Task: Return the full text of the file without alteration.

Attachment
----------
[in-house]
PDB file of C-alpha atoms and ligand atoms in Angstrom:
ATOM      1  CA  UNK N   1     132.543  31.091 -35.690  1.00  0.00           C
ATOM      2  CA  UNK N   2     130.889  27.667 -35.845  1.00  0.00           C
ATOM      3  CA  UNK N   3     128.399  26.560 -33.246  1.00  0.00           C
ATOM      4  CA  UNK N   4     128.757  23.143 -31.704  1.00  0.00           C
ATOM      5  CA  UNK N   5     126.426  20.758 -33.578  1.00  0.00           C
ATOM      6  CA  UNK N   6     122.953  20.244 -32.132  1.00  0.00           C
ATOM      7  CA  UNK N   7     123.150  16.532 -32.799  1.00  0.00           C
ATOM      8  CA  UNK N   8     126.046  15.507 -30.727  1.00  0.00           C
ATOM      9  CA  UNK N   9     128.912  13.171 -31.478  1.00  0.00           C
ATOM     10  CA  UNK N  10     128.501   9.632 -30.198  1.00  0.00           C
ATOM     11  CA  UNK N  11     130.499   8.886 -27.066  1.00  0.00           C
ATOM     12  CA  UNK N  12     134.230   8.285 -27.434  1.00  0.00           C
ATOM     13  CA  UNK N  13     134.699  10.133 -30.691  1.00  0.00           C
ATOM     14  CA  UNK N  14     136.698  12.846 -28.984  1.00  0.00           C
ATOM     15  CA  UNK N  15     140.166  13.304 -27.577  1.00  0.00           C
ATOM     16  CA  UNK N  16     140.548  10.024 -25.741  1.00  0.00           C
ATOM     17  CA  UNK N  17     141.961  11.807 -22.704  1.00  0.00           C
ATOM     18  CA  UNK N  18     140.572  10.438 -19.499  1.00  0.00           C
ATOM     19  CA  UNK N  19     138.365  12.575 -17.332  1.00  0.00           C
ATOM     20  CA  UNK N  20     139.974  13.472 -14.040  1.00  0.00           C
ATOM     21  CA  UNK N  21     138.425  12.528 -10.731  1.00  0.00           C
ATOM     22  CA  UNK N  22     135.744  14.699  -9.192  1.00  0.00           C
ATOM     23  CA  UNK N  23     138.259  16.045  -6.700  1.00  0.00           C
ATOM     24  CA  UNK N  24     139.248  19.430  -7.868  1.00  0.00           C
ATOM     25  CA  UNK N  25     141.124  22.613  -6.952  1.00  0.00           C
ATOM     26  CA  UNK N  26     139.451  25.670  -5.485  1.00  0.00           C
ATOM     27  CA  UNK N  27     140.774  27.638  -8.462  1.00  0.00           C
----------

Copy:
[in-house]
PDB file of C-alpha atoms and ligand atoms in Angstrom:
ATOM      1  CA  UNK N   1     132.543  31.091 -35.690  1.00  0.00           C
ATOM      2  CA  UNK N   2     130.889  27.667 -35.845  1.00  0.00           C
ATOM      3  CA  UNK N   3     128.399  26.560 -33.246  1.00  0.00           C
ATOM      4  CA  UNK N   4     128.757  23.143 -31.704  1.00  0.00           C
ATOM      5  CA  UNK N   5     126.426  20.758 -33.578  1.00  0.00           C
ATOM      6  CA  UNK N   6     122.953  20.244 -32.132  1.00  0.00           C
ATOM      7  CA  UNK N   7     123.150  16.532 -32.799  1.00  0.00           C
ATOM      8  CA  UNK N   8     126.046  15.507 -30.727  1.00  0.00           C
ATOM      9  CA  UNK N   9     128.912  13.171 -31.478  1.00  0.00           C
ATOM     10  CA  UNK N  10     128.501   9.632 -30.198  1.00  0.00           C
ATOM     11  CA  UNK N  11     130.499   8.886 -27.066  1.00  0.00           C
ATOM     12  CA  UNK N  12     134.230   8.285 -27.434  1.00  0.00           C
ATOM     13  CA  UNK N  13     134.699  10.133 -30.691  1.00  0.00           C
ATOM     14  CA  UNK N  14     136.698  12.846 -28.984  1.00  0.00           C
ATOM     15  CA  UNK N  15     140.166  13.304 -27.577  1.00  0.00           C
ATOM     16  CA  UNK N  16     140.548  10.024 -25.741  1.00  0.00           C
ATOM     17  CA  UNK N  17     141.961  11.807 -22.704  1.00  0.00           C
ATOM     18  CA  UNK N  18     140.572  10.438 -19.499  1.00  0.00           C
ATOM     19  CA  UNK N  19     138.365  12.575 -17.332  1.00  0.00           C
ATOM     20  CA  UNK N  20     139.974  13.472 -14.040  1.00  0.00           C
ATOM     21  CA  UNK N  21     138.425  12.528 -10.731  1.00  0.00           C
ATOM     22  CA  UNK N  22     135.744  14.699  -9.192  1.00  0.00           C
ATOM     23  CA  UNK N  23     138.259  16.045  -6.700  1.00  0.00           C
ATOM     24  CA  UNK N  24     139.248  19.430  -7.868  1.00  0.00           C
ATOM     25  CA  UNK N  25     141.124  22.613  -6.952  1.00  0.00           C
ATOM     26  CA  UNK N  26     139.451  25.670  -5.485  1.00  0.00           C
ATOM     27  CA  UNK N  27     140.774  27.638  -8.462  1.00  0.00           C